Caz - Nigella is right. Super easy, healthy and delicious on a cold night.
Nigella - This is a delicately perfumed confection: yes, a cake, but no ordinary cake; the fruit keeps it so tender and damp that it's as if it's been drenched in light, scented syrup. I've been bold with the amount of rosewater here but, with the pears and pistachios, it strikes only the most fluttering of floral notes. True, the amount of rose petals I strew on top makes it look as if you might just as well wear it on your head as eat it, but it's the sort of cake that invites exuberance.
Caz - If you loved our "Ultimate Love Cake", then you will go crazy over this one.
Nigella - I long thought that carrot cake was an American invention, until I found out that an early version was made by Venetian Jews in the original ghetto. This modest disc is very different from the gargantuan US model with its rich sweet cream-cheese filling and topping, and although - apart from a glorious goldenness - it's not much to look at, it is divine to eat. It also has the added virtue of being attractive to those with dairy and gluten allergies: it came to me dairy free, and I decided to use ground almonds in place of flour to keep the gluten-averse brigade happy, too, but more particularly because it tastes perfect to me like this. Only those with less austere eating habits will care to dollop alongside each damply crumbling wedge of cake my Italianate nod to the American cream-cheese frosting - a soft, rum-flavoured mascarpone cream.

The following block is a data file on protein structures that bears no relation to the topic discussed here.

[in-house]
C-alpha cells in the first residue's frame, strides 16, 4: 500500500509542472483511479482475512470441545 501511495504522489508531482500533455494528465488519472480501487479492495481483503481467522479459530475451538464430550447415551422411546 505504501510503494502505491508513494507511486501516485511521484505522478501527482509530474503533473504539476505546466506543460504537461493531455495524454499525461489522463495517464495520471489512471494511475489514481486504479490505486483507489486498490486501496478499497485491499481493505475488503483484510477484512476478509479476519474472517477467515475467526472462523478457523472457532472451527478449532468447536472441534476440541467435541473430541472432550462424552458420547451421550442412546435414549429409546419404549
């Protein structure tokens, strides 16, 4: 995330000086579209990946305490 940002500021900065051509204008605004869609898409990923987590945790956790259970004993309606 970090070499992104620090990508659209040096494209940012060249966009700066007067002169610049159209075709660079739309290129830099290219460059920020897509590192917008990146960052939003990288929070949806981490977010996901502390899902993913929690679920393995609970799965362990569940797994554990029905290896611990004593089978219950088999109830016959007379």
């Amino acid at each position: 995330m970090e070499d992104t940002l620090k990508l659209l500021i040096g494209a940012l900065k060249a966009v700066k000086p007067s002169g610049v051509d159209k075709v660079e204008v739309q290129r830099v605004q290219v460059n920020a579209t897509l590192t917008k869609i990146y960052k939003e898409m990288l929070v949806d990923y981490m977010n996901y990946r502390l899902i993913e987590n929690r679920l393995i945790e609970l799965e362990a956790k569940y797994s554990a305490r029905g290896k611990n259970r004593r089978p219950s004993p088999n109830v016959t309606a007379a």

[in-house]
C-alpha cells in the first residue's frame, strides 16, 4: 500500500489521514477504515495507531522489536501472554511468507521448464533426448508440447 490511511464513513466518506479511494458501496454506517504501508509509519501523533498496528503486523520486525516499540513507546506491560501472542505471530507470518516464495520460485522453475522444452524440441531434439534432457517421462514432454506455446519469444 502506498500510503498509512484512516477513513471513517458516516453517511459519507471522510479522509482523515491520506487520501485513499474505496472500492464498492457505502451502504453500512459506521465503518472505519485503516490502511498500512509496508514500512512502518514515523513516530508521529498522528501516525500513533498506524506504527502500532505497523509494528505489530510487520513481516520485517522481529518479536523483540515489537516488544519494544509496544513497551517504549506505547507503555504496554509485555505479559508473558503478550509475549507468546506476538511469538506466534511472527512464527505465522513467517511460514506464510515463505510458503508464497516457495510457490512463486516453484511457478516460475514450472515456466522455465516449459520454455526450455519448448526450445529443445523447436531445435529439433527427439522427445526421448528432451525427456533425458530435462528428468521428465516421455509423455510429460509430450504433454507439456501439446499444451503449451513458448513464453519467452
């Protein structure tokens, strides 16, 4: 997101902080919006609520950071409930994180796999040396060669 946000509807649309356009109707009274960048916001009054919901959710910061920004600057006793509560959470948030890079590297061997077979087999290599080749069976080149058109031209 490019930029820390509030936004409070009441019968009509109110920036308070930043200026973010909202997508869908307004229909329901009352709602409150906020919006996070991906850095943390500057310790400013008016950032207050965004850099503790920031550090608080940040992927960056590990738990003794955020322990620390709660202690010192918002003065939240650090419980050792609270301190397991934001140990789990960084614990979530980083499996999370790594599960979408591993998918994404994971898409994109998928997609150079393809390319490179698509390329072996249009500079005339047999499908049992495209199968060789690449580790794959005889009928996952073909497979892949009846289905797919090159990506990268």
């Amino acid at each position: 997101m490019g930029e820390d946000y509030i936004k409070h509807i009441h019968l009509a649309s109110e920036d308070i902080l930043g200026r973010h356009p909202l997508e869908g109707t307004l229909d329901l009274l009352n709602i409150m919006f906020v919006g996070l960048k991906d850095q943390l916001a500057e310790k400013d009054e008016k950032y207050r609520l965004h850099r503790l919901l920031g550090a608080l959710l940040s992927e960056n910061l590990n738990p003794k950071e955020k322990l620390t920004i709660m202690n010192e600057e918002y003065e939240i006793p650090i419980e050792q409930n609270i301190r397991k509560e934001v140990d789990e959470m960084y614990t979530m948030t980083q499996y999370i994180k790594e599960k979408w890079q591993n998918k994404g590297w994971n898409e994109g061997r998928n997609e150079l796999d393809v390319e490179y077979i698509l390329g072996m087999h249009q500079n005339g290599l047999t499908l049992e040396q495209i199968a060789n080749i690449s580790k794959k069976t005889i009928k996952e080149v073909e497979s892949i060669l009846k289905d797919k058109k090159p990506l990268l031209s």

Nigella - I don't know why people don't make Birthday Brownies all the time - they're so easy and so wonderful. Brownies are much quicker to make than a cake, and they look so beautiful piled up in a rough-and-tumble pyramid spiked with birthday candles.
Caz - these are my ultimate go to indulgence desert that I quickly make and serve with strawberries, a good vanilla ice-cream and sprinkled with icing sugar.
I hope you enjoy these recipes as much as I have sharing them with you.
May you all have a beautiful relationship with food as Nigella and I do.
Carolyn Rowland is a qualified NLP Master Therapist, Advanced Practitioner of Matrix Therapies, Time Line Therapist, Practitioner of Hypnotherapy, has a Diploma for Business and Life Coaching and A Professional Image Stylist. Carolyn is happily married to her husband Simon, and raised four beautiful children, who are now young adults and a teenager.
Find articles and stay in the know by subscribing to Cazinc on the website, or join us on Facebook, Instagram, Twitter, Pinterest, and LinkedIn.
Please leave comments below or email Carolyn@cazinc.com.au.